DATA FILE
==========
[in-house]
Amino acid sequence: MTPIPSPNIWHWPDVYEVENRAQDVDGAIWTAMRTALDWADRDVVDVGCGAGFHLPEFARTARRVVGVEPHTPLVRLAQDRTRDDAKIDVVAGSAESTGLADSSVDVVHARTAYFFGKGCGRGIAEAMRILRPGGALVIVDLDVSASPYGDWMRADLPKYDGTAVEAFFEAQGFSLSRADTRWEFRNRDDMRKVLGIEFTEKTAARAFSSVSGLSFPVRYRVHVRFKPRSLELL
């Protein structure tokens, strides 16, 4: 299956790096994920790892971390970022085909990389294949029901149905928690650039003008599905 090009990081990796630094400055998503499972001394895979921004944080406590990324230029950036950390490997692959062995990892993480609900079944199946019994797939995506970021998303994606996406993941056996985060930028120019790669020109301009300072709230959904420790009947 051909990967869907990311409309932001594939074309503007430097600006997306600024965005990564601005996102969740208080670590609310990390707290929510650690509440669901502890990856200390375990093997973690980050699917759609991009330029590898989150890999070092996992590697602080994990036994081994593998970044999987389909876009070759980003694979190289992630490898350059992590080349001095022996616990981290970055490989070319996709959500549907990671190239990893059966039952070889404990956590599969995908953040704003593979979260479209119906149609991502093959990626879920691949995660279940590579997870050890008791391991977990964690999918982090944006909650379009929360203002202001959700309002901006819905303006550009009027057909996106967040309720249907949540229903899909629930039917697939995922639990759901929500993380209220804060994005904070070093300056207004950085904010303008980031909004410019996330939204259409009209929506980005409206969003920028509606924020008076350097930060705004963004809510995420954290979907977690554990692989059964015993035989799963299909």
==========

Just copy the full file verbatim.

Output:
[in-house]
Amino acid sequence: MTPIPSPNIWHWPDVYEVENRAQDVDGAIWTAMRTALDWADRDVVDVGCGAGFHLPEFARTARRVVGVEPHTPLVRLAQDRTRDDAKIDVVAGSAESTGLADSSVDVVHARTAYFFGKGCGRGIAEAMRILRPGGALVIVDLDVSASPYGDWMRADLPKYDGTAVEAFFEAQGFSLSRADTRWEFRNRDDMRKVLGIEFTEKTAARAFSSVSGLSFPVRYRVHVRFKPRSLELL
């Protein structure tokens, strides 16, 4: 299956790096994920790892971390970022085909990389294949029901149905928690650039003008599905 090009990081990796630094400055998503499972001394895979921004944080406590990324230029950036950390490997692959062995990892993480609900079944199946019994797939995506970021998303994606996406993941056996985060930028120019790669020109301009300072709230959904420790009947 051909990967869907990311409309932001594939074309503007430097600006997306600024965005990564601005996102969740208080670590609310990390707290929510650690509440669901502890990856200390375990093997973690980050699917759609991009330029590898989150890999070092996992590697602080994990036994081994593998970044999987389909876009070759980003694979190289992630490898350059992590080349001095022996616990981290970055490989070319996709959500549907990671190239990893059966039952070889404990956590599969995908953040704003593979979260479209119906149609991502093959990626879920691949995660279940590579997870050890008791391991977990964690999918982090944006909650379009929360203002202001959700309002901006819905303006550009009027057909996106967040309720249907949540229903899909629930039917697939995922639990759901929500993380209220804060994005904070070093300056207004950085904010303008980031909004410019996330939204259409009209929506980005409206969003920028509606924020008076350097930060705004963004809510995420954290979907977690554990692989059964015993035989799963299909």